Birds Hunting Bats

During the Cretaceous mammals, including our ancient evolutionary ancestors, hid in the shadows from terrifying predatory dinosaurs. 65 million years later, some things never change because bats (along with rodents, rabbits, and small monkeys) still fall prey to the dinosaurs that didn’t become extinct–birds. 1 study compiled all accounts of diurnal birds hunting bats, and the authors cataloged 237 species of birds that have been recorded hunting bats. Some of the species are not surprising. 107 species of hawks and 36 species of falcons prey upon bats. Other species are more surprising. 94 non-raptor species from 28 families prey upon bats. The list of bird species that prey upon bats includes Mexican gray hawks, red-tailed hawks, Swainson’s hawks, Cooper’s hawks, bald eagles, and peregrine falcons. 1 species of falcon specializes in hunting bats and is even called the bat falcon (Falco refigularis). Owls probably kill more bats than hawks do because they are nocturnal and active when bats are most active. Species of owls that hunt bats include barn owls, barred owls, great horned owls, short-eared owls, and long-eared owls. Even some song birds prey upon bats. Brown jays, a tropical corvid, attack bats when they exit caves. And birds in the goat sucker family, such as Chuck-will’s-widows, swallow bats whole in flight. Some species of bats are particularly small and can be the size of large insects.

Red-tailed hawk hunting Mexican free-tailed bat. Photo from BBC Earth video on youtube.
This bird is actually called the bat falcon because it specializes in hunting bats. Photo from the Birds of the World website.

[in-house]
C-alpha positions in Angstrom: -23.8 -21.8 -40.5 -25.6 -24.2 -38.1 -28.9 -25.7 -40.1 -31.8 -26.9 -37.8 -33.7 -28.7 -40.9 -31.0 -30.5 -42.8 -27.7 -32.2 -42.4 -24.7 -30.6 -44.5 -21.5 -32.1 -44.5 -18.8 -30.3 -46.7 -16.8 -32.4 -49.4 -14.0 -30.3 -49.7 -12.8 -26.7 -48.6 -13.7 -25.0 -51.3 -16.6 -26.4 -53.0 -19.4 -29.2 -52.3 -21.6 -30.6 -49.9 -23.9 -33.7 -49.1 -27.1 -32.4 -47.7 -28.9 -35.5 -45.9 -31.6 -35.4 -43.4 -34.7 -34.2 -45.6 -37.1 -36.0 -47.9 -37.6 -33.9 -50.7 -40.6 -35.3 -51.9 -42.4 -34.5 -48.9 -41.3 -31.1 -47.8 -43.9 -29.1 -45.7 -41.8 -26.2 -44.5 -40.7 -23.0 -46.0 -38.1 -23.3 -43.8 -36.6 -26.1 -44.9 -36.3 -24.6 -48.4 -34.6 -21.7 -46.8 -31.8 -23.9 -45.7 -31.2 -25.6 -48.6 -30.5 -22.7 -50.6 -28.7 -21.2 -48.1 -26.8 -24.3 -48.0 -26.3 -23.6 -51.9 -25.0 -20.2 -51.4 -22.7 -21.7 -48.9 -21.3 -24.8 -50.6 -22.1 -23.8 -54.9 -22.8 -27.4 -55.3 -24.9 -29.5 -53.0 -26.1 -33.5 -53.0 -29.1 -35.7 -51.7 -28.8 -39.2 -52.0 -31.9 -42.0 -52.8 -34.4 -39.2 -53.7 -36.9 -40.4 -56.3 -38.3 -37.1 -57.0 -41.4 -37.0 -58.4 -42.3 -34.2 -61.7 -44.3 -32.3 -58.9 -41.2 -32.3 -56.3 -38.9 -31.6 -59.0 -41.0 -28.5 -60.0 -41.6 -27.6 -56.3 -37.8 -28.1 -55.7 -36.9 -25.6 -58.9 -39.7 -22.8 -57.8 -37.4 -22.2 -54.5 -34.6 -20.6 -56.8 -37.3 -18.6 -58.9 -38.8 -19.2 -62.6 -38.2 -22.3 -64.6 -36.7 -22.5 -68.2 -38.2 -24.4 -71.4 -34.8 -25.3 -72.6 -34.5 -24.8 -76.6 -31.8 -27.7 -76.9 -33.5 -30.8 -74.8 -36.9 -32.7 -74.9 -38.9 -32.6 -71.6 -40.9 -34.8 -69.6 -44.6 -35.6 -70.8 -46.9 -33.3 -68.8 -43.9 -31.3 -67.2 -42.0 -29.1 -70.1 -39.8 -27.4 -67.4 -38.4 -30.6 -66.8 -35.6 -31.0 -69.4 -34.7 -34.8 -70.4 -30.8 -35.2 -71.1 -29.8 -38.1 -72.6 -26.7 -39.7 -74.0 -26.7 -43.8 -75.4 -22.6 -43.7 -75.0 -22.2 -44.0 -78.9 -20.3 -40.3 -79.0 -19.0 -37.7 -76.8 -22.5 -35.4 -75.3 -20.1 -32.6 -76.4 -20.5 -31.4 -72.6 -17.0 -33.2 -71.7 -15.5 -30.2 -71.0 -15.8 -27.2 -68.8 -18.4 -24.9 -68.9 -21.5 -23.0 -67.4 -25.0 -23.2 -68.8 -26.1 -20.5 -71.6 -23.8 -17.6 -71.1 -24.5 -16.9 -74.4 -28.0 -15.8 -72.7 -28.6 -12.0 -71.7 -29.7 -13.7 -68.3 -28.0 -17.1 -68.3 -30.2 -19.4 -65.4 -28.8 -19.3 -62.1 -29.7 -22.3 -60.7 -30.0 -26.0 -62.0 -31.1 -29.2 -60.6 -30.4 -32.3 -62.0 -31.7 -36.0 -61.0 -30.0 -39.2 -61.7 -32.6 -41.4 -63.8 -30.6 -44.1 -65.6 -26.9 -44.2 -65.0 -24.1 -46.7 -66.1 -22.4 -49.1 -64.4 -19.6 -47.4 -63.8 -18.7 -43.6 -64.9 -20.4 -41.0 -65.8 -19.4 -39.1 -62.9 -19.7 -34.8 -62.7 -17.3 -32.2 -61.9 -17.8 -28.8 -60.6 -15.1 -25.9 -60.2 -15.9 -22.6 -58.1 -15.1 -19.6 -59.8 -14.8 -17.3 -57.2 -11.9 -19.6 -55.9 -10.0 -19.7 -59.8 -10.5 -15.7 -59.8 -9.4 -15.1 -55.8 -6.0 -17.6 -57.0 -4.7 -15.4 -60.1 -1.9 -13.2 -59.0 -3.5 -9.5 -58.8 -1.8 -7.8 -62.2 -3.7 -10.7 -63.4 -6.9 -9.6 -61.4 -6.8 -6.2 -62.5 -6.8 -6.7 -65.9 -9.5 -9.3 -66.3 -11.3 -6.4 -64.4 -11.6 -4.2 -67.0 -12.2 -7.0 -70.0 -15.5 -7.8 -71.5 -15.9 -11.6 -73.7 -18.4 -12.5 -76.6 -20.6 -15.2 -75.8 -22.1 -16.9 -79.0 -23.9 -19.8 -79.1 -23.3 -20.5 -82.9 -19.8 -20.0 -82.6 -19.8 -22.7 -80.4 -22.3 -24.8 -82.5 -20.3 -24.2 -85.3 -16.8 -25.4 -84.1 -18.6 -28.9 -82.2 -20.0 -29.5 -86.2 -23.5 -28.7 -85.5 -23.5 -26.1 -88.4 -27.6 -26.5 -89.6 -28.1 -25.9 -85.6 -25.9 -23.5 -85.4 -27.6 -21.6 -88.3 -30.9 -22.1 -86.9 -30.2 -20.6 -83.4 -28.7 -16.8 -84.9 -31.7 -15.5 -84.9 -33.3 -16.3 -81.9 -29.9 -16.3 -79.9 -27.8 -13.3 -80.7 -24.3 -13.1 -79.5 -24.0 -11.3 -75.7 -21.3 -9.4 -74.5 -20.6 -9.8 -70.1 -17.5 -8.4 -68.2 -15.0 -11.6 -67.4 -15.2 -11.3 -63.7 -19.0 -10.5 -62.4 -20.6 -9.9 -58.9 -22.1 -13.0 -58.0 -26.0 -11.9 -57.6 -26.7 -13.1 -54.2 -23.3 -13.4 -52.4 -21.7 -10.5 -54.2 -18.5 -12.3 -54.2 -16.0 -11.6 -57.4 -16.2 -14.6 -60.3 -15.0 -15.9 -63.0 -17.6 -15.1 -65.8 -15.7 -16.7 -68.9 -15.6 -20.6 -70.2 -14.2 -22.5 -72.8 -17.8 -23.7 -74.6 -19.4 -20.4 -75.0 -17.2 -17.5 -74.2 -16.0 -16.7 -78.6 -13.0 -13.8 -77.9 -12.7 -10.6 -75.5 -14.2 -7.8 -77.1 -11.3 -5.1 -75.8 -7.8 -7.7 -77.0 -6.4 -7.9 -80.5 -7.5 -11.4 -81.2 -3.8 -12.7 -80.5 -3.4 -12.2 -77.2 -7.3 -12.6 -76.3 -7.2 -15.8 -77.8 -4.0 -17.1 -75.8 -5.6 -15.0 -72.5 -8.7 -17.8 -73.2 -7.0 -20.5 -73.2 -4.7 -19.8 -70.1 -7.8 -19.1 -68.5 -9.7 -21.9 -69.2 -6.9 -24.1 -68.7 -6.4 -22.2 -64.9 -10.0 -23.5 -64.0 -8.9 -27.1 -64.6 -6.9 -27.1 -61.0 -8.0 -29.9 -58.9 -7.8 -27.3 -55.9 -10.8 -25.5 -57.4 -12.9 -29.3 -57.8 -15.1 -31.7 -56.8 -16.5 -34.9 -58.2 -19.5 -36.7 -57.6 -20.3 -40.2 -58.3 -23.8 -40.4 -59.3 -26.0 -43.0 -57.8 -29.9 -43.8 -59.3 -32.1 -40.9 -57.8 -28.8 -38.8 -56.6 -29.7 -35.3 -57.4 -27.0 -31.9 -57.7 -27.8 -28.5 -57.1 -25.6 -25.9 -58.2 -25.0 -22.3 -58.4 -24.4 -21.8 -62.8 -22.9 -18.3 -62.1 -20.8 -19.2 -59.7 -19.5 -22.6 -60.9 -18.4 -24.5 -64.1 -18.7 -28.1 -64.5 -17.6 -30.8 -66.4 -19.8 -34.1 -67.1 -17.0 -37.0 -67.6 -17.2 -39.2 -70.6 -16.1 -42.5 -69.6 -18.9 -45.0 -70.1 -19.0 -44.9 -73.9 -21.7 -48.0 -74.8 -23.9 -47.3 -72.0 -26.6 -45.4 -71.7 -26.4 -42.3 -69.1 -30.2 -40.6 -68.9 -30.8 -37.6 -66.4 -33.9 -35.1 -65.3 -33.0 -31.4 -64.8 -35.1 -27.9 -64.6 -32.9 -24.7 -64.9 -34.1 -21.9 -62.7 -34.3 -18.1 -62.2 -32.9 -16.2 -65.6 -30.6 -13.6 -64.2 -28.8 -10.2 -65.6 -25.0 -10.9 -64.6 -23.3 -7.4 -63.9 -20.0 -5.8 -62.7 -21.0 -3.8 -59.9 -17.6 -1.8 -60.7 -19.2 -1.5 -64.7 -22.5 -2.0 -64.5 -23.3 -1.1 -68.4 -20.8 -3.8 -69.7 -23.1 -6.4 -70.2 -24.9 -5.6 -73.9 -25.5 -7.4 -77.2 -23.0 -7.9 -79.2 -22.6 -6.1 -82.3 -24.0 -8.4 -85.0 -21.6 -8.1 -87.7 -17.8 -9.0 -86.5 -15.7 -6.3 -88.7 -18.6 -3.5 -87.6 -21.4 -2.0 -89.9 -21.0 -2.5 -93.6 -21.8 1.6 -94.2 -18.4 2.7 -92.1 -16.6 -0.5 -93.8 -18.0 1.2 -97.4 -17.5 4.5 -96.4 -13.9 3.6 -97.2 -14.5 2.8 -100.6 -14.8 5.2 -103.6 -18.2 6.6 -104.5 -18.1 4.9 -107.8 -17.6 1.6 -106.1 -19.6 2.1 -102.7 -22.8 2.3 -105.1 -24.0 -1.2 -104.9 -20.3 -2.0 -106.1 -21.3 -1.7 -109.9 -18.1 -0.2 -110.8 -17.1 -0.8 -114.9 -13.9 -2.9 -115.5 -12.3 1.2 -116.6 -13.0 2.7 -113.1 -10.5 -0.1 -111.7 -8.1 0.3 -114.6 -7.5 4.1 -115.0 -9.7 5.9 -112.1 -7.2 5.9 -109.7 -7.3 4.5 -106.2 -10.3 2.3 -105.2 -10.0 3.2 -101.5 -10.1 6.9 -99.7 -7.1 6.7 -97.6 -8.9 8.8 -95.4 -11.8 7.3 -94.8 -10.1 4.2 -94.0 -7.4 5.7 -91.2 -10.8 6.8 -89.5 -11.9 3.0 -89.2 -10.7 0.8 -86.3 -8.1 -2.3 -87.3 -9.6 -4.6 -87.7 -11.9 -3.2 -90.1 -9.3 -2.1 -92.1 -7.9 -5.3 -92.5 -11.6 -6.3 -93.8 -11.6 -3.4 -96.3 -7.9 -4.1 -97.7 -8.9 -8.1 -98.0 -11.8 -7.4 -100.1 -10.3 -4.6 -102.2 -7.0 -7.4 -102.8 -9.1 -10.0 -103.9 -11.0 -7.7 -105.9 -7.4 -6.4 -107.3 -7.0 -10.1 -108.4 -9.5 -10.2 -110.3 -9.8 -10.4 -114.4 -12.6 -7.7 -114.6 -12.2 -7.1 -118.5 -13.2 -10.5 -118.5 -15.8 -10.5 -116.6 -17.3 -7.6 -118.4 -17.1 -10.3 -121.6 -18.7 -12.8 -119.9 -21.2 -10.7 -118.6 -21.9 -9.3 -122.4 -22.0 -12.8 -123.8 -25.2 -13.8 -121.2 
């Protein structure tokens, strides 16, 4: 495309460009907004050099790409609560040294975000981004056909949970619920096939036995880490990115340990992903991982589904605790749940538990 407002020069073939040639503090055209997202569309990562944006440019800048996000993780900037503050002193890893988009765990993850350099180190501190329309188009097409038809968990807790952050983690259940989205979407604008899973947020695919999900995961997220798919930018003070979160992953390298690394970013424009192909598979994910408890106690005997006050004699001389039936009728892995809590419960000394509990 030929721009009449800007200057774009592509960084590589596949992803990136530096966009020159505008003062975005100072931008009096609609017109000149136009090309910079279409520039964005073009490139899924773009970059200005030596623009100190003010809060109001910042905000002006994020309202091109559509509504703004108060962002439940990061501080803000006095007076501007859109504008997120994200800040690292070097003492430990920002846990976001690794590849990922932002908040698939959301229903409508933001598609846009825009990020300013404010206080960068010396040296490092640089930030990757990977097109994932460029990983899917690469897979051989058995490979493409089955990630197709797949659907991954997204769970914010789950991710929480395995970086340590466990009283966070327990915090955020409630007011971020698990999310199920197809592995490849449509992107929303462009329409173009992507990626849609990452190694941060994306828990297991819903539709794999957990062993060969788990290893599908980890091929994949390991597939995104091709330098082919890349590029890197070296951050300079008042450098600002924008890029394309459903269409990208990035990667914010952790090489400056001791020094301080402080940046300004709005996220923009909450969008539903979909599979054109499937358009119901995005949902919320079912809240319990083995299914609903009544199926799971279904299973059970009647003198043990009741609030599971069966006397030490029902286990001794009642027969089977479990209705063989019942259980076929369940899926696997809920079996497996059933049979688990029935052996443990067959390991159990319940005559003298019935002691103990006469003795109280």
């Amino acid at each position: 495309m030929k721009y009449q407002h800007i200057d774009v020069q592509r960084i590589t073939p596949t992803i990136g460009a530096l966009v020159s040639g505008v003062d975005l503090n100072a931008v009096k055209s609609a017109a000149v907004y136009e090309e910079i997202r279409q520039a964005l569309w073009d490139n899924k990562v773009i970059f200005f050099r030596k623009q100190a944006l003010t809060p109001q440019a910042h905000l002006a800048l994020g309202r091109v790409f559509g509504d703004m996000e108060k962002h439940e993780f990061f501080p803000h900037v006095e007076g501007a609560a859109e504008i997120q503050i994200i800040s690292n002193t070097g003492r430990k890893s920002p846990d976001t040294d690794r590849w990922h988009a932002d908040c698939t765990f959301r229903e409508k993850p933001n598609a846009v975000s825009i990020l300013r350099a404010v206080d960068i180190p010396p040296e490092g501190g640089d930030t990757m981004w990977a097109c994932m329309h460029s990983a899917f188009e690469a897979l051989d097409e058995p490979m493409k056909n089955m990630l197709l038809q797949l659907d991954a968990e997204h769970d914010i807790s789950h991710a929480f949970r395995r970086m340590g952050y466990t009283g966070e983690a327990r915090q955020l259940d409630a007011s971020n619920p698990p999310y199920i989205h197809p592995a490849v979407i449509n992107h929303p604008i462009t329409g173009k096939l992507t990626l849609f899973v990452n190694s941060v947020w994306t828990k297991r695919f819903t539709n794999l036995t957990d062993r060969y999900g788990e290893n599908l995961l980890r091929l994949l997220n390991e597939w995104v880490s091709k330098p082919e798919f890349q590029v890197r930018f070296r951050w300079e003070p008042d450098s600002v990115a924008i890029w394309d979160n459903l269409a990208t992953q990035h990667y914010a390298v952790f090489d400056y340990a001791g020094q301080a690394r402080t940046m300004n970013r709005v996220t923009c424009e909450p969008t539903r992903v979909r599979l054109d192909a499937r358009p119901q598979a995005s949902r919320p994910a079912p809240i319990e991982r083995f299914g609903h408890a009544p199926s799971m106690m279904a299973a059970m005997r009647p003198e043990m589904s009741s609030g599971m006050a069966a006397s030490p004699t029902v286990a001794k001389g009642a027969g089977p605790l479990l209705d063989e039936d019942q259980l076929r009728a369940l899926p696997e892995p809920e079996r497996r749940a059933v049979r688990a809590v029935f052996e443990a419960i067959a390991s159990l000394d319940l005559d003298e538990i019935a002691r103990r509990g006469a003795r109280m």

Even some species of songbirds eat bats, including this tropical brown jay. Photo from ebird.
Look at the gaping mouth of this Chuck-will’s- widow. They swallow small birds and bats whole while in flight. Photo from the Kiawah Island banding blogspot.

Mexican free-tailed bats live in colonies of hundreds of thousands. Raptors attack this species of bat in shifts. Red-tailed hawks attack the bats when they leave their cave in the evening; peregrine falcons attack the bats when they return to the cave in the morning. Birds normally attack bats when they are stragglers flying by themselves. Bats flying close together may be harder for birds to single out and hunt. For bats there is safety in numbers.

References:

Lee, Ya-fu; and Yen Man Kuu

“Predation on Mexican Free-Tailed Bats by Peregrine Falcons and Red Tailed Hawks”

Journal of Raptor Research 35 (2) 2001

Mikula, P.; F. Morello, R. Lucas, and D. Jones

“Bats as Prey of Diurnal Birds”

Mammal Review 46 (3) Feb 2016

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